This project teaches the user how to create a Magic 8 ball game. The finished game allows you to ask the micro:bit a question and it will respond with a random answer!
The students can:
Standards Alignment (United Kingdom: CAS)
- Designs simple algorithms using loops, and selection i.e. if statements. (AL)
- Declares and assigns variables. (AB)
- Uses a variable and relational operators within a loop to govern termination. (AL) (GE)
- Uses logical reasoning to predict outcomes. (AL)
- Detects and corrects errors i.e. debugging, in algorithms. (AL)
- Creates programs that implement algorithms to achieve given goals. (AL)
- Understands that programming bridges the gap between algorithmic solutions and computers.(AB)
- Uses nested selection statements. (AL)
This program recreates the “magic 8” ball. It asks the user to ask a question and it will give a random response.
The first step is to code the device to tell the user to ask a question. A string is to be displayed on the screen and this is achieved using the “show string” block found in the basic option of the block menu.
Drag the “show string” block onto the workspace and place it within an “on start” block. Click on the text “hello!” and change it to “Ask a question!”
The next stage is to display the number “8” on the screen to represent the magic 8 ball logo. The steps are repeated again.
Now the program displays “ask a question” and “8”, the user needs to get a response from the micro:bit. This is achieved by using the “Shake” gesture as an input. On the block menu choose the “input” option and select the “on shake” block and drag it onto the workspace.
Once in the workspace the “on” block can be changed to a number of gestures, such as tilt left or right. For this project, the shake gesture is selected.
The display of the micro:bit needs to be updated first by using a “Clear” block. This will clear any pattern currently being displayed on the micro:bit whether it be the sentence “Ask a question” of the number “8”. The “clear screen” block is found in the “basic” option under the “More” option of the block menu. Drag the block on to the workspace and place within the “on shake” block.
Now the micro:bit has been programmed so it will respond to a shake gesture, the next step is to create a variable that a random number will be stored in. From the block menu select the “Variables” tab and click “Make a Variable”.
A popup dialogue box will then ask you to name your variable. In this example name it “Random”
When the micro:bit is shaken we would like the random number to be generated and stored in the variable “Random”. To achieve this, add the “Set item to” block into the workspace.
Place the “Set item to” block under the “clear screen” block and click on the down arrow next to the word "item". This will allow us to select the variable called “Random” which will currently be set to “0” when the micro:bit is shaken.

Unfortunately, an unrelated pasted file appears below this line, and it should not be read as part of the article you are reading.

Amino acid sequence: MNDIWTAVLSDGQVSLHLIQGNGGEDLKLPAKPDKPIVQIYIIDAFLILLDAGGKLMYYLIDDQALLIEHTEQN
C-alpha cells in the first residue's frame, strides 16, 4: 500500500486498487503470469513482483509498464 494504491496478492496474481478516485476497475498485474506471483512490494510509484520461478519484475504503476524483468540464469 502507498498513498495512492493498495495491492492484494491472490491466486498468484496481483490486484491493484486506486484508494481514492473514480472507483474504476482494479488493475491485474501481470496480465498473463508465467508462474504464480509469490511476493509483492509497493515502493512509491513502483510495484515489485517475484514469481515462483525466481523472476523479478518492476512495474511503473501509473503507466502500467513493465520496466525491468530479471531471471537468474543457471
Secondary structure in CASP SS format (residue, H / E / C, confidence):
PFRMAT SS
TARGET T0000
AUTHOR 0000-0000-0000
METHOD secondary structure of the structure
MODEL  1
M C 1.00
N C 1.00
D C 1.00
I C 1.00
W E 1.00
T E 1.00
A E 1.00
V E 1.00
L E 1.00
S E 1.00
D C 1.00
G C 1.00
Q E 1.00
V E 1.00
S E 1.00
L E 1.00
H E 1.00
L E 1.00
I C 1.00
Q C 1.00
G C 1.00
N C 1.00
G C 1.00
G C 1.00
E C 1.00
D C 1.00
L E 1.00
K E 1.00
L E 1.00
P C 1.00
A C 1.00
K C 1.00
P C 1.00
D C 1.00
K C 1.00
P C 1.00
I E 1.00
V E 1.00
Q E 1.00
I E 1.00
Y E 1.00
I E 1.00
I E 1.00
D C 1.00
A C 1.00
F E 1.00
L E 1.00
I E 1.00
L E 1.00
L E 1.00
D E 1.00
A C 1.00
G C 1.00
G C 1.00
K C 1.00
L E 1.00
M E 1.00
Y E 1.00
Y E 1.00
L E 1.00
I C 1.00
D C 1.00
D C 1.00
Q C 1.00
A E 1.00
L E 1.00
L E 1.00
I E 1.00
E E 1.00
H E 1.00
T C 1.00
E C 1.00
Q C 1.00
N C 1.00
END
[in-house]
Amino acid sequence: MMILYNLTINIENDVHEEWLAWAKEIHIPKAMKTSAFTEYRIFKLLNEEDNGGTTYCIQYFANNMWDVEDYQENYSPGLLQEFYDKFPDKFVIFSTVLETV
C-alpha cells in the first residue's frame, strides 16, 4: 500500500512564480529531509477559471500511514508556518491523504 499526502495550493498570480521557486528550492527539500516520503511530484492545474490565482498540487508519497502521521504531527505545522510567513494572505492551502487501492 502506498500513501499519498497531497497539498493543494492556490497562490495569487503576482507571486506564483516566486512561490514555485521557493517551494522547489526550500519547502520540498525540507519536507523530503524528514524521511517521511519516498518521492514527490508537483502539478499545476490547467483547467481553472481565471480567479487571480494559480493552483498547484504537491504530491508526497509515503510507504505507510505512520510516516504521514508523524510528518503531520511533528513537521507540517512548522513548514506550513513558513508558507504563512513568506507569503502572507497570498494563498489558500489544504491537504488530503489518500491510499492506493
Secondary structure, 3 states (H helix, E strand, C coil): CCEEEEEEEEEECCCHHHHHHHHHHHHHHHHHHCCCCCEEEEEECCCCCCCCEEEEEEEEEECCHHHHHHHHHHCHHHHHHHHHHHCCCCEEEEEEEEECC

Now that the variable is set to “0” when the micro:bit is shaken, we now need to assign a random number to it. From the block menu select the “Math” option and select “pick random 0 to 4”
Drag the “pick random” block onto the workspace and join to the “set random” block. A random number between 0 and 2 will give us the 3 options needed.
The next step is to add a selection process using the IF statement found within the “Logic” option within the block menu.
Drag the “IF” block into the workspace and connect it to follow the “random” block. So if the micro:bit is shaken the screen is cleared, a random number is generated and stored in the variable “Random” - now we need to set what will happen for each of the different variable conditions.
As there are more than 2 conditions within this selection another selection statement is required, an “else if”. This is achieved by clicking on the cog on the “if” block and dragging an “else if” block on the “if” block.
Next, we need to fill the IF statement to allow for selection. From the “logic” option on the block menu select the “equals” block.
To ensure the micro:bit bases the IF statement on the random number, the value stored in the variable “Random” needs to be checked. The “Random” variable can be found from the variable option in the block menu.
The “Random” variable block is placed in the “equals” block to test the IF statement logic. If the “Random” variable contains a “2” the first option is selected otherwise the second or third option is chosen.
So the micro:bit can chose whether it is the second or third option the decision statement needs to be duplicated, by right clicking on the “equals” block, and place following the “else if” part of the “If” block.
Now the micro:bit has 3 possible options based upon the random number generated, the next step is to give the user an answer to their question. This is achieved by selecting the “show string” block from the basic option of the block menu and dragging it onto the workspace.
For each of the “then” parts of the “If” block, a “show string” block is required. Drag 3 from the menu or right click the block once in the workspace to duplicate. The strings should be modified for “yes”, “no” and “I don’t know”.
Once the answer has been generated the final part of the program is to code the micro:bit to display the number “8” again. Another "show string" block is needed and placed after the “If” statement.
Save the project and download it to the micro:bit.
Try to add the following functionality:
- Adding additional answers
- Add a thinking animation following the shake gesture
The 'Flashing Heart' activity uses the LEDs to display a picture on a second micro:bit using the "radio" blocks.